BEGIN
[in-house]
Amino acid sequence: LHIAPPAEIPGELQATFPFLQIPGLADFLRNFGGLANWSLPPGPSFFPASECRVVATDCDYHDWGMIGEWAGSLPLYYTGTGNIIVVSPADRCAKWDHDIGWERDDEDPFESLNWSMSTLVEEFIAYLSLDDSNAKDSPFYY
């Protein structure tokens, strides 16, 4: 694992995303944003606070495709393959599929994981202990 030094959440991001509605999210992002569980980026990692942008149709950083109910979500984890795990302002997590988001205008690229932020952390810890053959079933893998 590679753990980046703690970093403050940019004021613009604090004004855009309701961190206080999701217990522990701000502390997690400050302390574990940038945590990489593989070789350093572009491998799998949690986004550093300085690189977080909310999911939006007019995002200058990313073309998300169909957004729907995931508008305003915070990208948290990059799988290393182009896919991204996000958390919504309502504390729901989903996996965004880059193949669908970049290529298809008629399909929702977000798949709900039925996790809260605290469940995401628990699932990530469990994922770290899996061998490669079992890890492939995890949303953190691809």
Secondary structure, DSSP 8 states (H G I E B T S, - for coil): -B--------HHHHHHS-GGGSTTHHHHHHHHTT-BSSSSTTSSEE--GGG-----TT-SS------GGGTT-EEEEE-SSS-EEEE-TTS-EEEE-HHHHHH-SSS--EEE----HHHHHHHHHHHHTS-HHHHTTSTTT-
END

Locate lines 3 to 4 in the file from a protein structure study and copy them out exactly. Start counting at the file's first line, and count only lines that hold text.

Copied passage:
């Protein structure tokens, strides 16, 4: 694992995303944003606070495709393959599929994981202990 030094959440991001509605999210992002569980980026990692942008149709950083109910979500984890795990302002997590988001205008690229932020952390810890053959079933893998 590679753990980046703690970093403050940019004021613009604090004004855009309701961190206080999701217990522990701000502390997690400050302390574990940038945590990489593989070789350093572009491998799998949690986004550093300085690189977080909310999911939006007019995002200058990313073309998300169909957004729907995931508008305003915070990208948290990059799988290393182009896919991204996000958390919504309502504390729901989903996996965004880059193949669908970049290529298809008629399909929702977000798949709900039925996790809260605290469940995401628990699932990530469990994922770290899996061998490669079992890890492939995890949303953190691809």
Secondary structure, DSSP 8 states (H G I E B T S, - for coil): -B--------HHHHHHS-GGGSTTHHHHHHHHTT-BSSSSTTSSEE--GGG-----TT-SS------GGGTT-EEEEE-SSS-EEEE-TTS-EEEE-HHHHHH-SSS--EEE----HHHHHHHHHHHHTS-HHHHTTSTTT-